Let’s cut to today. I wake up at well before 7am for The Greek to take me back down to the hospital where the dental department has implemented yet another fantastic ticketing system whereby the first 25 to get a ticket are seen to, and the rest must come back another time.

Appointments start at 8, but the tickets are available from 7:30. Cue the first display of Italians turning up early that I’ve ever seen.

First up I must guess which button to press to see the correct doctor, but pot luck is on my side, and lucky ticket number 17 is spat from the machine at me, guaranteeing my appointment. Phew.

After waiting amongst a lot of old ladies griping about their toothaches, and feeling quite grim from my painkiller cocktail, I’m called through to what I presume will be my appointment, but is in fact just a miserable woman behind a desk asking me for identification.

Seeing as the EHIC worked the day before, I hand it to her, to be met with an icy glare and a rude remark about how she has no use for this and needs my identity card. I hand her my drivers license and detect a subtle hint of some eyes rolling as she quite explicitly asked for an identity card and yet the foreign imbecile wasting her time has handed her a completely different document. I look at her apologetically as she mutters about how this won’t really do either as she needs my codice fiscale. Luckily, this was printed on the prescription from yesterday which is crumpled at the bottom of my pocket. I pass it to her as she mumbles something along the lines of “finally”.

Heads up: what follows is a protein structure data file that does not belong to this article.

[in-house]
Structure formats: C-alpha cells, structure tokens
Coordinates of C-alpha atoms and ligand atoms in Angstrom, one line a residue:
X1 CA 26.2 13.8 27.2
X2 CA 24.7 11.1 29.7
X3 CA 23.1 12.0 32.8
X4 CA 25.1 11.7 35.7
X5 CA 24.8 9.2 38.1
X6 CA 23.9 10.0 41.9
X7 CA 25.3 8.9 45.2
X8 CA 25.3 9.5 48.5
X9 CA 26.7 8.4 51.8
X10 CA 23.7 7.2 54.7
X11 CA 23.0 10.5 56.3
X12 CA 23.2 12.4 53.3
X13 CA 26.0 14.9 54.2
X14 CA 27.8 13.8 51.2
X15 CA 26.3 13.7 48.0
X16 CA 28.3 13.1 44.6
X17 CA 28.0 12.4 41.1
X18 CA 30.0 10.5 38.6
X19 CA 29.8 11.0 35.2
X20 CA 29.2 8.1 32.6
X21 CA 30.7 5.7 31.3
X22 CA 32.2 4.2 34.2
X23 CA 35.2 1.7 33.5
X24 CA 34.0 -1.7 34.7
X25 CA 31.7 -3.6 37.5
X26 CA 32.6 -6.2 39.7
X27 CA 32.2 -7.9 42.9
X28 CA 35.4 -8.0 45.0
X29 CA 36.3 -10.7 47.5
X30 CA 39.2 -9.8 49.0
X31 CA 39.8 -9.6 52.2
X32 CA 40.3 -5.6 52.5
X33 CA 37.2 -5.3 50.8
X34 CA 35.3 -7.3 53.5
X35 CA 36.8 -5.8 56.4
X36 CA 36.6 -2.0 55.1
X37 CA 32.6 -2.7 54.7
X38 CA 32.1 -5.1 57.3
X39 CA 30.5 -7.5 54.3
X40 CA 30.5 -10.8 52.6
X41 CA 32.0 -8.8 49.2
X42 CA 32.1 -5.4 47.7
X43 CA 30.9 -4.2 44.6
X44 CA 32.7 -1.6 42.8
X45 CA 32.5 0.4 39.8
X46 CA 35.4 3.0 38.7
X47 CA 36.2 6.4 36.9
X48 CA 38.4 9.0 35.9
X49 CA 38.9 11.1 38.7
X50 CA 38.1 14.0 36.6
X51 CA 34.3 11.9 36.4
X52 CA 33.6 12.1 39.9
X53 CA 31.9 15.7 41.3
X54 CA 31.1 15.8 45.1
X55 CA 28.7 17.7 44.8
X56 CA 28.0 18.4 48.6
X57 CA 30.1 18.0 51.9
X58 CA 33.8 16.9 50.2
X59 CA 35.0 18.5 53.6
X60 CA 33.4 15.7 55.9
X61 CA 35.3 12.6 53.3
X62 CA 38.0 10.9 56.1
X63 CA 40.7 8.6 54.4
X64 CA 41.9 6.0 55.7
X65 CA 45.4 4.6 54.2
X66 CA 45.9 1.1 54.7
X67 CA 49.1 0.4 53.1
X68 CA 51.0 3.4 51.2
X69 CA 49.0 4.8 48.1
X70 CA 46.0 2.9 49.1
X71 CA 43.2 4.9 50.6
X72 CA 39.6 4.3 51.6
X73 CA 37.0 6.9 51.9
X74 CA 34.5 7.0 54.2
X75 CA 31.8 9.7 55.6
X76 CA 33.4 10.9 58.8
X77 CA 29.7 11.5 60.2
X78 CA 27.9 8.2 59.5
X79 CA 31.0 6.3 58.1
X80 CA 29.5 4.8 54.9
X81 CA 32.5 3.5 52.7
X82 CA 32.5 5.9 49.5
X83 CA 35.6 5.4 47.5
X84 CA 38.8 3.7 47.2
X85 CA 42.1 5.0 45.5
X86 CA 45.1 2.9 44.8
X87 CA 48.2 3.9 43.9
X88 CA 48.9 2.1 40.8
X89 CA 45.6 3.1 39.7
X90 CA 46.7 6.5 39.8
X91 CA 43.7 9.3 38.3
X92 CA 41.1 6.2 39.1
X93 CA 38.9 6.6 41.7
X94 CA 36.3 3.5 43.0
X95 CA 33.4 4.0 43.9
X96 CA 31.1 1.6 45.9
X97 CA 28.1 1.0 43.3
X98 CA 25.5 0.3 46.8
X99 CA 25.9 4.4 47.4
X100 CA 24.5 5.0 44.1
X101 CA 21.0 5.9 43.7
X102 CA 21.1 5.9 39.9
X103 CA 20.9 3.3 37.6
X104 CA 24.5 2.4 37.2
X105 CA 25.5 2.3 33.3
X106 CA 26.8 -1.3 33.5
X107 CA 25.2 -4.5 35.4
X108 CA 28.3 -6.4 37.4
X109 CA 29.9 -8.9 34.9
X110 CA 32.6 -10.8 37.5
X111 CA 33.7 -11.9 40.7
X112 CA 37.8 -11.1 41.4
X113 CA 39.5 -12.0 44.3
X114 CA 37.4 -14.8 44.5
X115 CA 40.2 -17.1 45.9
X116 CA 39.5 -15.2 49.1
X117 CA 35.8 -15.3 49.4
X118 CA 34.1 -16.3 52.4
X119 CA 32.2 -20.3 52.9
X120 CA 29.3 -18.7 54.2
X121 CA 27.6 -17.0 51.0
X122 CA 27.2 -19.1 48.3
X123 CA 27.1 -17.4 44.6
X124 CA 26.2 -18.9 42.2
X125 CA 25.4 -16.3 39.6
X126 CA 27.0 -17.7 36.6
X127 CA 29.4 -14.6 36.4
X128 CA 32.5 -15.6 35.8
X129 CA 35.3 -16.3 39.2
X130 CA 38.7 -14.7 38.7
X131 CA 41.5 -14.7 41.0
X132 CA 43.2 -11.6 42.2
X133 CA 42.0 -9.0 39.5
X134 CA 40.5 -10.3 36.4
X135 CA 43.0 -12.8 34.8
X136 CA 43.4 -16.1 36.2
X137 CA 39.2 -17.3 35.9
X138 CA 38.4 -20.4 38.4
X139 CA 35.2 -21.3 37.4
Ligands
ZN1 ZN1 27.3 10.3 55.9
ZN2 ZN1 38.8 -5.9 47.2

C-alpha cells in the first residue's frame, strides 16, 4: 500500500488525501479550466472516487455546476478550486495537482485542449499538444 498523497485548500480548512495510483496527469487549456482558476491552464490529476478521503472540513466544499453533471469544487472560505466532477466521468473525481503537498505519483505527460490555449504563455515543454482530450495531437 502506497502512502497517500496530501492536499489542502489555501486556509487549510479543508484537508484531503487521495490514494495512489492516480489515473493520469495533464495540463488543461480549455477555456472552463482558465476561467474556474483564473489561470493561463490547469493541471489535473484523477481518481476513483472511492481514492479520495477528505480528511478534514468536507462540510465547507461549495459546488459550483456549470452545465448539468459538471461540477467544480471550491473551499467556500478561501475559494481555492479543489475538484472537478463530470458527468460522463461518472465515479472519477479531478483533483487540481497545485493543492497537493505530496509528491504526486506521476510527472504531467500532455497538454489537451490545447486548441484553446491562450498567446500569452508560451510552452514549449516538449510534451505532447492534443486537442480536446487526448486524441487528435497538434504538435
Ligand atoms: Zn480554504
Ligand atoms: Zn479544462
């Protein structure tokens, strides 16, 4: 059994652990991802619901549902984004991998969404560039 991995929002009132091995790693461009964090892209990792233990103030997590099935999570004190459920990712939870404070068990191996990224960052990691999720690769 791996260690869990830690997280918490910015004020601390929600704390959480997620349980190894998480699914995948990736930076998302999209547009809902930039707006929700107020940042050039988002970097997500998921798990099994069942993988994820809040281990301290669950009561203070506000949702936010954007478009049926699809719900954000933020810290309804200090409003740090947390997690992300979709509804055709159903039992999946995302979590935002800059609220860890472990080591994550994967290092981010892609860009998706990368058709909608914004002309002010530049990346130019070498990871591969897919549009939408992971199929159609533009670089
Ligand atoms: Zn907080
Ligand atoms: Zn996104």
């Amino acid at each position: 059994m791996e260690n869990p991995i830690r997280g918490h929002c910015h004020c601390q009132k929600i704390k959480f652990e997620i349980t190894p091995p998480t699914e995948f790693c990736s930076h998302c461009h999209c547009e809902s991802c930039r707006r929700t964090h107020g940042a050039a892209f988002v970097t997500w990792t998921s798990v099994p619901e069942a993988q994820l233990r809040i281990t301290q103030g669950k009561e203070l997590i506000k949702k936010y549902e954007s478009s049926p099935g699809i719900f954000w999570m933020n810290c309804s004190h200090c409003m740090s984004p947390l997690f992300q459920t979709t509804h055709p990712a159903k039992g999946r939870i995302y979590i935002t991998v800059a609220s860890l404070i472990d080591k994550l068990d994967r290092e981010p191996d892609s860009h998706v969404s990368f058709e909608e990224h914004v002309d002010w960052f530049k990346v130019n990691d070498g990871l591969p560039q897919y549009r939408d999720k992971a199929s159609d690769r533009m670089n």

I’m sent back to do some more waiting.

After quite a long time of sitting on some very cold steps, I’m called through to see an actual medical professional.

I walk through the door, and the doctor (who has absolutely no information about me) just presumes I want him to whip a tooth out so asks if that’s what I’m there for.

Slightly taken aback, I try to explain that my wisdom tooth is coming through and is, well, excruciatingly painful, and I’d like him to do something about that, but that no, I’d like him to keep his instruments of torture far from my mouth for today, thanks.

Our interaction was as follows:

“Upper or lower?”, he asks.
“Open your mouth”

At this point he sticks his little gloved finger into my mouth for what is surely no longer than a nanosecond, and then makes the ever so reassuring sound, “Ahia!” (that’s ‘ouch’ to you and me) and goes to sit back at his desk, leaving me slightly confusedly lying on the chair, having hoped the almost three hours of wait would result in a slightly more thorough examination.

He then tells me I’ll need some antibiotics, and sends me on my way, saying absolutely nothing about anything else, and giving me the distinct impression that he’d like to get on with the remaining 8 people he has to deal with.

Slightly dumbfounded, I fail to ask any relevant questions, and see myself out, finding a punto giallo to resentfully pay the €23 that I owe for the experience, and going to spend yet more money on my medicine from the pharmacy.

Thanks, Italy. Your medical system really is a treat.

No Comments

Post A Comment